End-of-life care may also be a useful focus because, in some cases, efforts to prolong life may end up only prolonging suffering. In such cases, reducing pain may be a better use of resources than heroic attempts to save lives.
On the other hand, the other day Max Sawicky highlighted a quote from a textbook by economist Jonathan Gruber that says—regardless of one's moral views on the question—that this is unrealistic:

A gay woman in Londonderry, New Hampshire, has sued a Cracker Barrel restaurant, claiming that management did nothing after she complained of employees sexually assaulting her and making crude references to her sexuality. The woman, Bonnie Usher, joined the Cracker Barrel staff as a cook in 2000. In the complaint she filed with New Hampshire human rights commission, she says that she was denied better work shifts and promotions because she is a woman, that she was subjected to abusive language, was groped by a co-worker, and that a photo of the groping was hung on the wall of the restaurant's employee area.

Usher was fired in 2004, and she is maintaining that the company fired her because she complained about mistreatment on the job. A spokesman for Cracker Barrel says the company was not aware of Usher's complaints.

Bonnie Usher's suit is interesting because it adds gender discrimination and sexual harrassment to a long list of employee complaints over many years. In the early 90's, a Cracker Barrel memo, written by a company executive, was leaked. The memo stated that managers should fire employees who did not "demonstrate normal heterosexual values." One lesbian employee, Cheryl Summerville, said the reason given on her separation papers was "Employee is gay." Summerville's Cracker Barrel was in Georgia, where there is no state protection for gay workers, so she was unable to take legal action against the company. There was a shareholder outcry against Cracker Barrel's policy, and a decade-long boycott of the restaurant by gays and gay rights activists, leading to the addition of a non-discrimination clause in Cracker Barrel's employee policies.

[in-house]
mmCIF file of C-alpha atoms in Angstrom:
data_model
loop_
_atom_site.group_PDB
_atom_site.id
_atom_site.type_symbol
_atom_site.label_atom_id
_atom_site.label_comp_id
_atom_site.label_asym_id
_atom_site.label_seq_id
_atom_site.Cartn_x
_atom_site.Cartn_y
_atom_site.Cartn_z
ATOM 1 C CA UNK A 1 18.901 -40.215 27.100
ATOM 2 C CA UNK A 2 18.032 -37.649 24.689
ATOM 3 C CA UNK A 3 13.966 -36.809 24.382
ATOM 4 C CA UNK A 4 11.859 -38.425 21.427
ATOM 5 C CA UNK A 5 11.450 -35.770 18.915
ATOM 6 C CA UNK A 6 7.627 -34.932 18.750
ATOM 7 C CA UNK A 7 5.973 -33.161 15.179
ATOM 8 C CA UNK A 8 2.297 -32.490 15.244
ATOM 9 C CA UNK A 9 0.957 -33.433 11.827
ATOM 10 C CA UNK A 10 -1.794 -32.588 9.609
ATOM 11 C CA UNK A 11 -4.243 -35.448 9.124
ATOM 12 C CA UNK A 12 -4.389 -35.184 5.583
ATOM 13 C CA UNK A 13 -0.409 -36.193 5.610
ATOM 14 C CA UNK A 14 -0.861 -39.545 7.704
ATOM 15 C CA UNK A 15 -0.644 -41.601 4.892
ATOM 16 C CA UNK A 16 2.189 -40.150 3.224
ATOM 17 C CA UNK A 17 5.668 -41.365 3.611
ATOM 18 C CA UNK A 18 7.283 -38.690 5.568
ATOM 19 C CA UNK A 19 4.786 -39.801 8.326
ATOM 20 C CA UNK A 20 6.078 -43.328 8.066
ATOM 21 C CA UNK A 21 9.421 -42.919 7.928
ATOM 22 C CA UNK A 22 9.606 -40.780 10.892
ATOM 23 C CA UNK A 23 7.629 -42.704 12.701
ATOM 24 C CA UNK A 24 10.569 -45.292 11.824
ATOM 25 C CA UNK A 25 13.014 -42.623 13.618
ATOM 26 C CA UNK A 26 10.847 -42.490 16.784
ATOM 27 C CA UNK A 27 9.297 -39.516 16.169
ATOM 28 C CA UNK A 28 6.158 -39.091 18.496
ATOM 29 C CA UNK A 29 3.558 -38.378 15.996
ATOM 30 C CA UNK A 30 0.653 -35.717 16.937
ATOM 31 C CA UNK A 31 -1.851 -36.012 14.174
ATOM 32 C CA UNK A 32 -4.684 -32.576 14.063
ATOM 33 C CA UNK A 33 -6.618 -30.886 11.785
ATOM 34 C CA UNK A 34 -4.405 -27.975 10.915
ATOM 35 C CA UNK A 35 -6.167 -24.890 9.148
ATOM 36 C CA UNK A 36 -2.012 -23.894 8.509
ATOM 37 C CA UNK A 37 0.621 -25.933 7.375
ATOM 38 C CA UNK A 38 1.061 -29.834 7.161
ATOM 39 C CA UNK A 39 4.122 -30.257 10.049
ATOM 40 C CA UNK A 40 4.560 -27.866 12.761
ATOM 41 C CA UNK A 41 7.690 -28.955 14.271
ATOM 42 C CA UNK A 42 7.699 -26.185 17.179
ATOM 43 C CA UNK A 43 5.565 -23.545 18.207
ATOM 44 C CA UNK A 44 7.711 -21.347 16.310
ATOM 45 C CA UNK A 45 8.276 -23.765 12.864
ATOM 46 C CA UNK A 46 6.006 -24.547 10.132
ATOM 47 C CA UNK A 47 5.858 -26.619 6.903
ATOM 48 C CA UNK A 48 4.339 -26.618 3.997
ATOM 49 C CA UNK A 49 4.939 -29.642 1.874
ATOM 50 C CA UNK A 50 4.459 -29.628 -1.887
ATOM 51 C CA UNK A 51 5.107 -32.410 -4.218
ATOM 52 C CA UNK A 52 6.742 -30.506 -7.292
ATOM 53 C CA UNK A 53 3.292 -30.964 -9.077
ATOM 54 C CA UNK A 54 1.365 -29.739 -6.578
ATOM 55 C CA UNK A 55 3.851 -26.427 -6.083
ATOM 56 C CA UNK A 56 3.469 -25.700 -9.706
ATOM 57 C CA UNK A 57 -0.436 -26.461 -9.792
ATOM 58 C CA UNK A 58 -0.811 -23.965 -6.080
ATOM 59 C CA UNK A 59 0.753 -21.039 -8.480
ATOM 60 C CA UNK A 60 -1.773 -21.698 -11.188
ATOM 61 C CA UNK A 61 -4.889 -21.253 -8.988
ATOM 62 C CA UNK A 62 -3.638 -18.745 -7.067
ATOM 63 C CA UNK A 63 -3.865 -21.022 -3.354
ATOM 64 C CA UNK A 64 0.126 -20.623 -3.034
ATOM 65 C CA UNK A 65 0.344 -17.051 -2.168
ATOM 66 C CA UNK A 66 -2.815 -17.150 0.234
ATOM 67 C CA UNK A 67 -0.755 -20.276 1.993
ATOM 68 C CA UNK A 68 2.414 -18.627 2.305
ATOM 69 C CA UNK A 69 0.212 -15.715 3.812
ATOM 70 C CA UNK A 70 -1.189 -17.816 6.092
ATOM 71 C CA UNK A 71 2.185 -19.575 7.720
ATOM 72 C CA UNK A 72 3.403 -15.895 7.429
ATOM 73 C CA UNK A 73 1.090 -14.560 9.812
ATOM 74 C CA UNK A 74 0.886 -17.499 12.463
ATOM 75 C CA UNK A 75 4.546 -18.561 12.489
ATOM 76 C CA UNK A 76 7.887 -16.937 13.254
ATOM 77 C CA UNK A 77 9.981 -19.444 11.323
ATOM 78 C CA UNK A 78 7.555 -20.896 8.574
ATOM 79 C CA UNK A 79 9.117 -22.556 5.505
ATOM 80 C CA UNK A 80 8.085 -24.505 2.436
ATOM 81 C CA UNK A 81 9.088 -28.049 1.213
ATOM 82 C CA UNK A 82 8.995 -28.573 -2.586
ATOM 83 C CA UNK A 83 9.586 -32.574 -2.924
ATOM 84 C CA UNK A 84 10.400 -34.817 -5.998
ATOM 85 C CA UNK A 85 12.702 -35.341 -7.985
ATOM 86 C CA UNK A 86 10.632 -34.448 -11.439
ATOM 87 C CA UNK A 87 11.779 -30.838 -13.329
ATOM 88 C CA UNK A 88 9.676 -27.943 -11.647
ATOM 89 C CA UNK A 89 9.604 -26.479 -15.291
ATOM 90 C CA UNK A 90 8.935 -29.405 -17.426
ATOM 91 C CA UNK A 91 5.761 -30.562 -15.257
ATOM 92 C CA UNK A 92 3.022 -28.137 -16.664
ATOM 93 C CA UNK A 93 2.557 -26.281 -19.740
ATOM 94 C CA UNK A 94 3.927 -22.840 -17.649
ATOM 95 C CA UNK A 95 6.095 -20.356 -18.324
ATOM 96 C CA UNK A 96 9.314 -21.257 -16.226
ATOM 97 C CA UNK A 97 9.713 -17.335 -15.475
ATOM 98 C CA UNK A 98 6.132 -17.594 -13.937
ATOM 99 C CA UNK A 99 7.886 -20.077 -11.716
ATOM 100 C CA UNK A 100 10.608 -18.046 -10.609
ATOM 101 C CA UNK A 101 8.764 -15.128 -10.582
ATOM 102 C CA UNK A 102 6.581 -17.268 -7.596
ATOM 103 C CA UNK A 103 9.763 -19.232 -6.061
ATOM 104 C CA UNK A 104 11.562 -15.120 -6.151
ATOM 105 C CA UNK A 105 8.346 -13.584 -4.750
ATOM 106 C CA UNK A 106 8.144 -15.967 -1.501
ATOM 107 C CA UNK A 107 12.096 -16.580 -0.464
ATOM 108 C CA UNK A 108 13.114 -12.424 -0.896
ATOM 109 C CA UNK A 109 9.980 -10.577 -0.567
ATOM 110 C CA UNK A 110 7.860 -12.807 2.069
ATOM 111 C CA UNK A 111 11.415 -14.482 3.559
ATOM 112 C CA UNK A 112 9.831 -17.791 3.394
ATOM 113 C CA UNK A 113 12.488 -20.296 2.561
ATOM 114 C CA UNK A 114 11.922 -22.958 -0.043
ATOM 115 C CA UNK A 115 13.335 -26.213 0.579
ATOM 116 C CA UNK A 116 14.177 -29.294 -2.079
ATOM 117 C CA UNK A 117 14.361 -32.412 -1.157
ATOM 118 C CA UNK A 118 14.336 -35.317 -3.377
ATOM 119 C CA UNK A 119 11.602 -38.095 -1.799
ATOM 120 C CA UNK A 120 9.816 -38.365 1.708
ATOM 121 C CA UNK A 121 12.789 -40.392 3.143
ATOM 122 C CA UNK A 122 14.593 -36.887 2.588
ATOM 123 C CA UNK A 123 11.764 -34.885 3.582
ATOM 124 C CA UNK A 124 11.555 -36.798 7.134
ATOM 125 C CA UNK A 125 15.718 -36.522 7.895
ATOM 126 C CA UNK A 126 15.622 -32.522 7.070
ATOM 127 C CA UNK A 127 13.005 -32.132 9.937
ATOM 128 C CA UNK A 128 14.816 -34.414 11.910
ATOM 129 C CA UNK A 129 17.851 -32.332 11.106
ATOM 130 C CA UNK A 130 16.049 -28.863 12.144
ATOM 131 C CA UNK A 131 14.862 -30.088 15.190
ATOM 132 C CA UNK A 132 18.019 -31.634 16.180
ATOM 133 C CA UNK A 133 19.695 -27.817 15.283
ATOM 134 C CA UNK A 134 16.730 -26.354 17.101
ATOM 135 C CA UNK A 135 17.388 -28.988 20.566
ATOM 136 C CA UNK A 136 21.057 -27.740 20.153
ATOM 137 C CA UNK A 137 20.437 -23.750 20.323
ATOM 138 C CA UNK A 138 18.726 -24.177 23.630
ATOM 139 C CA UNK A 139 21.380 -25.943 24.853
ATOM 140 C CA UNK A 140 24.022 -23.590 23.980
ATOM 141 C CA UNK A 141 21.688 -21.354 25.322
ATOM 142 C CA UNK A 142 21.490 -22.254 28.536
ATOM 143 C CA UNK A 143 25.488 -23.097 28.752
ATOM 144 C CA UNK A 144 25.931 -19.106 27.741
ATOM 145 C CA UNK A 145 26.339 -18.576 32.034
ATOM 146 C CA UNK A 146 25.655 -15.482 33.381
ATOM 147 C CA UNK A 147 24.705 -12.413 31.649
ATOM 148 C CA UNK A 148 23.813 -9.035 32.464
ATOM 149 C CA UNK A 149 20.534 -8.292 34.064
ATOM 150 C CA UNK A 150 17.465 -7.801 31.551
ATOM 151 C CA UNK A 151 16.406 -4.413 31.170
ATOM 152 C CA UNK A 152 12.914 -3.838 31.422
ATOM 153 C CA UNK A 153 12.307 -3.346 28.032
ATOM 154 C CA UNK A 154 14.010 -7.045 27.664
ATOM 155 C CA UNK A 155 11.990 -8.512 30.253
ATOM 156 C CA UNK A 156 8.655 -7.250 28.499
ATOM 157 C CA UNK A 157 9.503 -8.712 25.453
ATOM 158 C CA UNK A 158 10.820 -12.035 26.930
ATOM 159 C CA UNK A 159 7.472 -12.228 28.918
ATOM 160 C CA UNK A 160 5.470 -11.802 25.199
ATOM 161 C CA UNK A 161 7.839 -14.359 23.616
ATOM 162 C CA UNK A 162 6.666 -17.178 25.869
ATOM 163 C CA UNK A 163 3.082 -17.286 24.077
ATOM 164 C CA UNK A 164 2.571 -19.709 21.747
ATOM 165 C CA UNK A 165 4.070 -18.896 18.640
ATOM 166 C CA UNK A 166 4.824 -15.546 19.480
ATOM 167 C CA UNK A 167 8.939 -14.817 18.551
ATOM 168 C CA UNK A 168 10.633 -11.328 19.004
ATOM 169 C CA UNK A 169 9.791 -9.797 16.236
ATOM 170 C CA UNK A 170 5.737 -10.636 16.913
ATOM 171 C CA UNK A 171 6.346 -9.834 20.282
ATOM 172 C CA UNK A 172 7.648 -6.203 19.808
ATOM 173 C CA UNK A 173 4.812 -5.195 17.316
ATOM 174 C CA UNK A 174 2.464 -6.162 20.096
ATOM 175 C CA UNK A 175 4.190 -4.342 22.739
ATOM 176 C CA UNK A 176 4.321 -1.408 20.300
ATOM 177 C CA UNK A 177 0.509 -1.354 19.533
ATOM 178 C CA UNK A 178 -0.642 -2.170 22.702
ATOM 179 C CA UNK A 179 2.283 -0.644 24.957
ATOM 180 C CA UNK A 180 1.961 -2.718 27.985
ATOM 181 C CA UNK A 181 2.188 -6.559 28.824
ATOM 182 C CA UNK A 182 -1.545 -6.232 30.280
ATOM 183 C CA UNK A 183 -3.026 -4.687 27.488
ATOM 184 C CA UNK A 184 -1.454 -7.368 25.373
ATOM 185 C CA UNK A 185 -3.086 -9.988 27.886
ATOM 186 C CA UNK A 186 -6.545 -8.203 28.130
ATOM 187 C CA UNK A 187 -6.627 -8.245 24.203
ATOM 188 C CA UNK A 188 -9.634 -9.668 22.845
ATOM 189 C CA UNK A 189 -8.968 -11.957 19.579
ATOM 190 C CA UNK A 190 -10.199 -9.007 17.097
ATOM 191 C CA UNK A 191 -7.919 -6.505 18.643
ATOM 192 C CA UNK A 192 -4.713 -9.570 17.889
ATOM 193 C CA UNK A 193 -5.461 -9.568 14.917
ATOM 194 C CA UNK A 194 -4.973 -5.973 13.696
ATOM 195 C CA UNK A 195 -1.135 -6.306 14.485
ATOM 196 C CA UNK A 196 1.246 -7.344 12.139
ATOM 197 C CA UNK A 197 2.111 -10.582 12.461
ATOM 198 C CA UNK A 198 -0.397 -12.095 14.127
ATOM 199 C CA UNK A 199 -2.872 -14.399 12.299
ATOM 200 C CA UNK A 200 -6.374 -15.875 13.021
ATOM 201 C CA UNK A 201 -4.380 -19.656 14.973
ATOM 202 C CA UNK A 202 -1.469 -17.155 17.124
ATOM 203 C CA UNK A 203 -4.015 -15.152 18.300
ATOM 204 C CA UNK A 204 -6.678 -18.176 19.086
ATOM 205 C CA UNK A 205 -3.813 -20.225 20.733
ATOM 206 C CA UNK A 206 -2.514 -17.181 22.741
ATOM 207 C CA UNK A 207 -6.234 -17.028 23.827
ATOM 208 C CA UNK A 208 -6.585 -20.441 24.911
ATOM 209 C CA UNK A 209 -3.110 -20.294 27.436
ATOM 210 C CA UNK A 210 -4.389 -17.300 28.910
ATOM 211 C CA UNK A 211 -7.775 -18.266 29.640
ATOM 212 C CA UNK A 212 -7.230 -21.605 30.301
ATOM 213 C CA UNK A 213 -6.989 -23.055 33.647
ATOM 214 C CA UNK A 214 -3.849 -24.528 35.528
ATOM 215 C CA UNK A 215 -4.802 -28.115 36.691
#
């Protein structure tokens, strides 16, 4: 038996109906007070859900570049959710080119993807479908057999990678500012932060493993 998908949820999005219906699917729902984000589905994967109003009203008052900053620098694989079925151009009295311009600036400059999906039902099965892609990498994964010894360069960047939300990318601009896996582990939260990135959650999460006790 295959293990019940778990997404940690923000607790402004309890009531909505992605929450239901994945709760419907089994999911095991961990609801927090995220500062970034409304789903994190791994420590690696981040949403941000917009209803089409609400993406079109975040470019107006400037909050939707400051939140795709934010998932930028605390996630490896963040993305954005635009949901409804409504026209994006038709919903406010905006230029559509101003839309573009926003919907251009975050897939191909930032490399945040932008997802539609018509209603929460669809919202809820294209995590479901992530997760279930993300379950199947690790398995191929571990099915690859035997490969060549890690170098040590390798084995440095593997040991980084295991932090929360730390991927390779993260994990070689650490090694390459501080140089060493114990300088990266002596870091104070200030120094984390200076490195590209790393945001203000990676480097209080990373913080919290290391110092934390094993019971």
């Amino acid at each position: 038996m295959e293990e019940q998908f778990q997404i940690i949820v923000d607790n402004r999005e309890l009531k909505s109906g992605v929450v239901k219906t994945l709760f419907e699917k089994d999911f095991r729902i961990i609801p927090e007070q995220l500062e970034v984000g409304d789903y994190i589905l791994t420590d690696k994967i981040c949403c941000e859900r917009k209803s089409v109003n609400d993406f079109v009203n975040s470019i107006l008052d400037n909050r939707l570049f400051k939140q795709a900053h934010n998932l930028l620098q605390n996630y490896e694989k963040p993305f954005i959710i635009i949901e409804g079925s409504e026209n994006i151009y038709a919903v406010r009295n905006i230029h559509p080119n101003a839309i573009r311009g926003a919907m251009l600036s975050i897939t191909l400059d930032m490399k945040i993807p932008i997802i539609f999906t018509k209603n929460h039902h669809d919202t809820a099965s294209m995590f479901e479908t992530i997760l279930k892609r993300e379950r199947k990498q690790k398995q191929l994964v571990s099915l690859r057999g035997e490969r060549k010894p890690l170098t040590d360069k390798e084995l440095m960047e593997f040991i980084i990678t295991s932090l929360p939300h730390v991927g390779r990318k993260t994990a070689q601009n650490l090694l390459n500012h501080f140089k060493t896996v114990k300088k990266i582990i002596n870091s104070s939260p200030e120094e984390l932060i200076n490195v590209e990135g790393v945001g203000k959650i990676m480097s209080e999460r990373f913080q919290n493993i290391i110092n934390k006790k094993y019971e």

Then there was the matter of discrimination against African Americans. A civil rights investigation found that black diners in Cracker Barrel restaurants in seven states--about 50 Cracker Barrel locations--were segregated from whites in restaurant seating, seated after white customers who arrived later, and given inferior table service. Interviews with employees revealed that managers "often directed, participated in, or condoned the discriminatory behavior."

In 2004, Cracker Barrel agreed to change its training and management practices to prevent discrimination against African American customers, though the company denied the allegations made against it. There were a hundred suits filed by individuals against Cracker Barrel, and--according to attorney Heidi Doerhoff--"They're still fighting tooth and nail against all the private plaintiffs."

Cracker Barrel's Equal Opportunity Statement claims that "Cracker Barrel will not tolerate any form of discrimination, harassment or retaliation affecting its employees or applicants due to race, color, religion, gender, sexual orientation, national origin, age, marital status, medical condition, or disability." Though any chain can undergo the misfortune of having one of its franchises dishonor the company's non-discrimination policy, accusations--so far, all of them proven--against Cracker Barrel have been so numerous for so long that the addition of a new one does not speak well for the company's desire to change its ways.